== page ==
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Najat Vallaud-Belkacem, the French government spokeswoman, didn’t comment directly on Depardieu’s tax fight. But she drew a clear distinction between people who have personal or professional reasons to live abroad and “French citizens who proclaim loudly and clearly that they’re exiling themselves for fiscal reasons.”

She said Putin’s offer “is an exclusive prerogative of the Russian chief of state.”

Depardieu has had increasingly high-profile ties with Russia.

Last October he visited Grozny, the capital of the Russian province of Chechnya, to celebrate the birthday of Chechen President Ramzan Kadyrov. And in 2011, he was in Russia’s Arkhangelsk region to play the lead role in the film “Rasputin.”

He is well known in the country, where he appears in an ad for Sovietsky Bank’s credit card and is prominently featured on the bank’s home page.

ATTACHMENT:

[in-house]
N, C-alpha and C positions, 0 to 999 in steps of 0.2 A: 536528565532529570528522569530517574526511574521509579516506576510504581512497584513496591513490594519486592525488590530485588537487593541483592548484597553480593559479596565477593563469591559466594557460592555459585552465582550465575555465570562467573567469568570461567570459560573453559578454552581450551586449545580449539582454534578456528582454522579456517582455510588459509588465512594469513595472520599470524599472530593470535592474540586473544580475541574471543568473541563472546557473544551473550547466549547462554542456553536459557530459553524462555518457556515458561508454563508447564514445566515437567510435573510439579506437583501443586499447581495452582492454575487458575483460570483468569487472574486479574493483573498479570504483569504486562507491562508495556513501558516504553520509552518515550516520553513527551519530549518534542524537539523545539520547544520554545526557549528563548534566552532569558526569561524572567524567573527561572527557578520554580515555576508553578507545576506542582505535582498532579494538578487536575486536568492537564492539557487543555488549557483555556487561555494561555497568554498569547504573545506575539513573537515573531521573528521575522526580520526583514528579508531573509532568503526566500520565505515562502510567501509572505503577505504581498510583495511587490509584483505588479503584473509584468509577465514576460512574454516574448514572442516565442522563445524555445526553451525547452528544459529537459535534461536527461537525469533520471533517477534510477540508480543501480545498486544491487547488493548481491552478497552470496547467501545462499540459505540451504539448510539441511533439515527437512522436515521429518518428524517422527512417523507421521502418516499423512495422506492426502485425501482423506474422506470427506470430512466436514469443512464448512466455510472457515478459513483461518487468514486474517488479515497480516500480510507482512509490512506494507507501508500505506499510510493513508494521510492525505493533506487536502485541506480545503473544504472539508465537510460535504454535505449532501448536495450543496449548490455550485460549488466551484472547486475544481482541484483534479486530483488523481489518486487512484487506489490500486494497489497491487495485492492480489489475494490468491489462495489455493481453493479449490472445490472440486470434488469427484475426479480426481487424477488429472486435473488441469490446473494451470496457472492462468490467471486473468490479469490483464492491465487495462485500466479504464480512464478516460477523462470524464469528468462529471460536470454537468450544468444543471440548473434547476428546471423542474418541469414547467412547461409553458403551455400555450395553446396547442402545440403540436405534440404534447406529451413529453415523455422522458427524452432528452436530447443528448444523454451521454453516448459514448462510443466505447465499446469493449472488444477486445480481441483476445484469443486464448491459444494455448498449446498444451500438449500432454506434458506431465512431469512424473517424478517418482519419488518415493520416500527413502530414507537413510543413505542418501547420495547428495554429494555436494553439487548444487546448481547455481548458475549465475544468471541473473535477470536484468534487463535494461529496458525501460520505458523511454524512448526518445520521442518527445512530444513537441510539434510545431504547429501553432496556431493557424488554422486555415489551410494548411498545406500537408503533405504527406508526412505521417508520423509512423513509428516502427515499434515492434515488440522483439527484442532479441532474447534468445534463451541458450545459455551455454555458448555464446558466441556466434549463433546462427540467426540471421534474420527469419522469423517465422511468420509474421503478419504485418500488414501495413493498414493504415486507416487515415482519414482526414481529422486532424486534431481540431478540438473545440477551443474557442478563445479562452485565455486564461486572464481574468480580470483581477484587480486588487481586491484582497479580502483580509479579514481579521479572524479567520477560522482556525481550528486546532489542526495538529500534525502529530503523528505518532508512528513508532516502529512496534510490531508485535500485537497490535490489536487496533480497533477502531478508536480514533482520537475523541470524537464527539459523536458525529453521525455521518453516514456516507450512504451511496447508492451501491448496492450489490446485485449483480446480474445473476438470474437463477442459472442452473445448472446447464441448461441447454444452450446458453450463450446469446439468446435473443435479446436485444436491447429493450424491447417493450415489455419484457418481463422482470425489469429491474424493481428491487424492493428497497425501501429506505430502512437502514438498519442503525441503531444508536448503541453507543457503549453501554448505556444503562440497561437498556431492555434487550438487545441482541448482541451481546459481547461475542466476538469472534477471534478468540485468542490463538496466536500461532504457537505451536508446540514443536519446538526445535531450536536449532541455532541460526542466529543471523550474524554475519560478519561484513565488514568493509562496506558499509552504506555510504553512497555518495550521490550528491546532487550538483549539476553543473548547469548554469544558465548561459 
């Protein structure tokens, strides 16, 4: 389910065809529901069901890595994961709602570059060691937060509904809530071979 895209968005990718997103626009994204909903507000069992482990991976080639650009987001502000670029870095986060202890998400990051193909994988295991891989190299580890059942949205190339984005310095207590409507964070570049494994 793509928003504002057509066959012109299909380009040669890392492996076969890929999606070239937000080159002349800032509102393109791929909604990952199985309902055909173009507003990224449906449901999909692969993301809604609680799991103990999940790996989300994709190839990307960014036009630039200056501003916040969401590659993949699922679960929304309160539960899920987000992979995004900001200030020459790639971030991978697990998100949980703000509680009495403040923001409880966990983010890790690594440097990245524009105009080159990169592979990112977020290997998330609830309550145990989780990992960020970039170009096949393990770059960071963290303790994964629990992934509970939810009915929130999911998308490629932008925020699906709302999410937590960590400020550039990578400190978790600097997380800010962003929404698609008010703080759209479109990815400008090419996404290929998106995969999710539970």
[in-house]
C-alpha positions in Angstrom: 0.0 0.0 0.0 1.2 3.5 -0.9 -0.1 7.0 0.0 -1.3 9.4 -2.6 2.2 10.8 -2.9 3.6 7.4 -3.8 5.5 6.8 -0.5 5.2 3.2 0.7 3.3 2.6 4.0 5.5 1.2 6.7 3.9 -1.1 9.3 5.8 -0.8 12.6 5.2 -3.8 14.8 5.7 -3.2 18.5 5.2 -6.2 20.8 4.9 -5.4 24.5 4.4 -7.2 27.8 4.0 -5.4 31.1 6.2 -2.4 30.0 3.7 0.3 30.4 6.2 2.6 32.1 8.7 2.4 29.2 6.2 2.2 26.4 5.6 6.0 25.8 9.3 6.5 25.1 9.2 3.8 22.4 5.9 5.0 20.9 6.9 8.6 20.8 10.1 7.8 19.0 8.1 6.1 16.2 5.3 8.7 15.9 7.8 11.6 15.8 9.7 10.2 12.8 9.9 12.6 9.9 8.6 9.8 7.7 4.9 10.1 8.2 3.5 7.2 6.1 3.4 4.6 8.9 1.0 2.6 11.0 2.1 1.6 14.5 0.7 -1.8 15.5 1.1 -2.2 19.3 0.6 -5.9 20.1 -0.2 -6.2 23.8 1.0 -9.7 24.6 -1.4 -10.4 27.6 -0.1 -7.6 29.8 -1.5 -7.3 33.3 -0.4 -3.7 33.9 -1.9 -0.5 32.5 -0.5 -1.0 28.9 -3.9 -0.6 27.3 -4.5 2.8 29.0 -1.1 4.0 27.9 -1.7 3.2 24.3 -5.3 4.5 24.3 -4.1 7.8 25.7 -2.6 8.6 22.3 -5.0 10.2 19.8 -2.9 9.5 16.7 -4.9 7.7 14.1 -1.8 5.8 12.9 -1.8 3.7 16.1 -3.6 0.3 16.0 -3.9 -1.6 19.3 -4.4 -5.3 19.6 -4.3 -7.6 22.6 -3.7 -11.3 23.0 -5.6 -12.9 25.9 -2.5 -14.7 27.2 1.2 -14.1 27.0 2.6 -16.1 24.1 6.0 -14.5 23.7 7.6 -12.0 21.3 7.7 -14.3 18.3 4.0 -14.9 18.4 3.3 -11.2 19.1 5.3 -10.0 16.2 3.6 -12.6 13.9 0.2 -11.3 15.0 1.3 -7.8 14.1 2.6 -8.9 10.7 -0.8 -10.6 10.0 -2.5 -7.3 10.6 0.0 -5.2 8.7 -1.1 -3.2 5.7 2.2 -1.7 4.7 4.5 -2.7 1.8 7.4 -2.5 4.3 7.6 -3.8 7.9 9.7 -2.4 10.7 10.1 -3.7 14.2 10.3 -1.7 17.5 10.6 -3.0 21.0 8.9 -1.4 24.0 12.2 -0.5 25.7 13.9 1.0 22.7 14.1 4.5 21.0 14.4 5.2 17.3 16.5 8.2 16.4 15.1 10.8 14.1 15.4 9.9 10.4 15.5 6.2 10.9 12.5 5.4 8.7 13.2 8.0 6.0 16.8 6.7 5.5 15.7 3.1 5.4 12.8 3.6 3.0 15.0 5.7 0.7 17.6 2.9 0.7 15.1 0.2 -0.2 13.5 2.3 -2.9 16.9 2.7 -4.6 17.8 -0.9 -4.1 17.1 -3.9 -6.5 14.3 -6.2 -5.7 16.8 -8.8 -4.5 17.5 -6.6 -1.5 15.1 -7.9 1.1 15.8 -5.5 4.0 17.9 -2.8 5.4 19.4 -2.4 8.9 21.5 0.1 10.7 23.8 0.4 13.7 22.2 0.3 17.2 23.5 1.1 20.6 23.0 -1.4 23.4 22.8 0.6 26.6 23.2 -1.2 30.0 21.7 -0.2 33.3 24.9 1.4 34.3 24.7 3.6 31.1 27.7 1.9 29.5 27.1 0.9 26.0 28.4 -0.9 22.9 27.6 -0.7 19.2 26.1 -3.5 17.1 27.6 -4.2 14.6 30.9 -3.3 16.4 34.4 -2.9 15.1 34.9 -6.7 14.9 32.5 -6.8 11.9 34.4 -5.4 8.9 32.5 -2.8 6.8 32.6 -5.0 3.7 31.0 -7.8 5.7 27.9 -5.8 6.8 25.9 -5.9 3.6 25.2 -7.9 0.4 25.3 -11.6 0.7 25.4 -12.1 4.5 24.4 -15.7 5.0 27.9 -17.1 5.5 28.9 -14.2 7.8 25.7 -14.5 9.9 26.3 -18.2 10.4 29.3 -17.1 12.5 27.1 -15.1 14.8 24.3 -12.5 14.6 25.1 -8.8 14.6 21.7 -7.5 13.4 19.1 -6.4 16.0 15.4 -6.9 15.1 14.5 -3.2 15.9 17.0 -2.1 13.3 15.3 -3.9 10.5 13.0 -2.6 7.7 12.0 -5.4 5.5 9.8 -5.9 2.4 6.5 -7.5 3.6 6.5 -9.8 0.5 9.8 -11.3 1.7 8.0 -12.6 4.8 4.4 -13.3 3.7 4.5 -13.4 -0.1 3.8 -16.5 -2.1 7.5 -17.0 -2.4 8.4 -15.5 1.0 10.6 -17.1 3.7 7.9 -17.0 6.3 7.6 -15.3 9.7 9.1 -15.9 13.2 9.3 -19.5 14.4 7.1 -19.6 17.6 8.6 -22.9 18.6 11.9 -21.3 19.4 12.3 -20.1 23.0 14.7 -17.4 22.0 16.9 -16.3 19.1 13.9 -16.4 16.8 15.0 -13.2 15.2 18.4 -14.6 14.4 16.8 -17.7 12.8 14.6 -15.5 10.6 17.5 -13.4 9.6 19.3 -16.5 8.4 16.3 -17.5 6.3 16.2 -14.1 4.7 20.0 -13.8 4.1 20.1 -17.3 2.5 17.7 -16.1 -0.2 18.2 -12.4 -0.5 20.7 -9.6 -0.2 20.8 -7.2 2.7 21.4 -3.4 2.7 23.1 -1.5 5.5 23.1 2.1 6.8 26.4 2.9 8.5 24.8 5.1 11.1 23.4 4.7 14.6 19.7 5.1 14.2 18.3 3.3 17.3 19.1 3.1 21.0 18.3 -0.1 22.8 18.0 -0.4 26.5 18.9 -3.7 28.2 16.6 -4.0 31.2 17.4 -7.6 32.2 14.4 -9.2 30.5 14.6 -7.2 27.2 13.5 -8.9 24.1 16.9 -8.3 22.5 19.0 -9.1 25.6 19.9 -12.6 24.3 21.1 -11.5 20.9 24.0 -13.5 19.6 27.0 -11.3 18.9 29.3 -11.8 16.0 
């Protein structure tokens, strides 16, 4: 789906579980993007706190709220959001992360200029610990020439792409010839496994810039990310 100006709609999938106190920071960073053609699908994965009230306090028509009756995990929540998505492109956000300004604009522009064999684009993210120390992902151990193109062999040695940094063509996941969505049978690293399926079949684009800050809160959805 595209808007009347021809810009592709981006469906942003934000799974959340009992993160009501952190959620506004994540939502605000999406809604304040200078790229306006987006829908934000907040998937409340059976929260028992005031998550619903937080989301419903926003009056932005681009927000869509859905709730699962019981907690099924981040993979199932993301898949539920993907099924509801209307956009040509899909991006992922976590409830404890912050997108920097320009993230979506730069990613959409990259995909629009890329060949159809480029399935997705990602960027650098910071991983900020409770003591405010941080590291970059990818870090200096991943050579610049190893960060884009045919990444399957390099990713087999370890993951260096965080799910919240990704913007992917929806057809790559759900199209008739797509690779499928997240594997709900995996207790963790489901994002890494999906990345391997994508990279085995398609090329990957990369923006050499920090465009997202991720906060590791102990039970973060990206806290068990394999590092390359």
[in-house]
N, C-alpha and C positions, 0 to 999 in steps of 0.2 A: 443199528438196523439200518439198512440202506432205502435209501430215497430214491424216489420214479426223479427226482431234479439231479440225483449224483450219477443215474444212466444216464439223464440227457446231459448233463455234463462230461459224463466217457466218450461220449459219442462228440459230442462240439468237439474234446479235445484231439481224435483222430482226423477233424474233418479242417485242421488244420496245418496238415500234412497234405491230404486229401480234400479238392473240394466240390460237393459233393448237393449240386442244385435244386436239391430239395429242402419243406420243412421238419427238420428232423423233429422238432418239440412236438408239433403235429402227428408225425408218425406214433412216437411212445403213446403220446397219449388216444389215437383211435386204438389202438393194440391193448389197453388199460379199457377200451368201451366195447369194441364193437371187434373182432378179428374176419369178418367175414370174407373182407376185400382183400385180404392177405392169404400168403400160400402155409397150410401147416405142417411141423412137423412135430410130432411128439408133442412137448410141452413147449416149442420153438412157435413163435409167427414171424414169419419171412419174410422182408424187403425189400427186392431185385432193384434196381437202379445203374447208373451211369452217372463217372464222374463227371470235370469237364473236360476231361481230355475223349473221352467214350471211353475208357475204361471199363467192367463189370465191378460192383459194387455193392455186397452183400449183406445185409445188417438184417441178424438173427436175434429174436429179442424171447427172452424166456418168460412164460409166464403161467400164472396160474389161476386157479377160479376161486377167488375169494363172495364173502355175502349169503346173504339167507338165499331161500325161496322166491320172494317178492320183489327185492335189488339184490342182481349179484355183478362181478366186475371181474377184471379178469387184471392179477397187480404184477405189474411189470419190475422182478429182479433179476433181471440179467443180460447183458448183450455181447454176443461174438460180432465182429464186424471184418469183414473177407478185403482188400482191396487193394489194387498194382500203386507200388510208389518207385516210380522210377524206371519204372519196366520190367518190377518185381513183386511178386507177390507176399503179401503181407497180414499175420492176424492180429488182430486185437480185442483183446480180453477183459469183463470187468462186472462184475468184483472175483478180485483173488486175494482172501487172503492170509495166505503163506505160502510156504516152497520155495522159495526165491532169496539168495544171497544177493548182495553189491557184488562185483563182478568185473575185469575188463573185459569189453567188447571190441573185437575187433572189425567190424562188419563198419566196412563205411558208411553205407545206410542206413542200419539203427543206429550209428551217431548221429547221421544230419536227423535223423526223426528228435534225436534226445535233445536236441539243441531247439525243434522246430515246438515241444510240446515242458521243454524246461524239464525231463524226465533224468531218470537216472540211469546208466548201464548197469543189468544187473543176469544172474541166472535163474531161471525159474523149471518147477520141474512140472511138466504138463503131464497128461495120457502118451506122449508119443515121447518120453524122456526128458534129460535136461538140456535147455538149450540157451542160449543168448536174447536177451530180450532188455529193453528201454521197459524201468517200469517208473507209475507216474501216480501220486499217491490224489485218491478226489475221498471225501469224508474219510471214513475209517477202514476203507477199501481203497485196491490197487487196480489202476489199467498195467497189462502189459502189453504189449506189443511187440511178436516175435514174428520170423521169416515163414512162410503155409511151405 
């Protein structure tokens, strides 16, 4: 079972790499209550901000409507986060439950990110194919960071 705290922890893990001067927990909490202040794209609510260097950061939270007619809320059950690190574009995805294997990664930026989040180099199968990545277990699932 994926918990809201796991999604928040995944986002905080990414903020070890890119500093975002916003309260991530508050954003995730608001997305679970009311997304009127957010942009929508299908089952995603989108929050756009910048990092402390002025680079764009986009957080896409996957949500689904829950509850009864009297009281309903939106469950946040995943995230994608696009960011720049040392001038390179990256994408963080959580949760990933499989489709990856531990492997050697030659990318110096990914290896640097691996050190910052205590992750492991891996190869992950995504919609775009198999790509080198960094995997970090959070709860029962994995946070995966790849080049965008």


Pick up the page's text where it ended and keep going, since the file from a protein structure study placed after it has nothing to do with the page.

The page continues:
“You have to understand that Depardieu is a star in Russia,” Vladimir Fedorovski, a Russian writer living in France, told the Europe 1 network on Thursday. “There are crowds around Depardieu. He’s a symbol of France. He’s a huge ambassador of French culture.”

Depardieu has made more than 150 films and was nominated for an Academy Award for his role as Cyrano de Bergerac in the 1990 film of the same name.

The Kremlin statement gave no information on why Putin made the citizenship grant, but the Russian president had expressed sympathy with the actor in December, days after Depardieu reportedly said he was considering Russian citizenship.

“As we say, artists are easily offended and therefore I understand the feelings of Mr. Depardieu,” Putin said.

Although France’s highest court struck down the new tax on Dec. 29, the government has promised to resubmit the law in a slightly different form. On Wednesday, the French government estimated the court decision to overturn the tax would cost the country (EURO)210 million ($275 million) in 2013.

In an interview, Depardieu told the Sunday Parisien the court decision made no difference.

France’s debt burden is around 90 percent of national income _ not far off levels that have caused problems elsewhere in the 17-country eurozone.

Depardieu is not the only high-profile Frenchman to object to the super tax. Bernard Arnault _ chief of the luxury goods and fashion giant LVMH and worth an estimated $41 billion _ has said he would leave for Belgium.


Hinnant contributed from Paris. Silvie Corbet also contributed from Paris.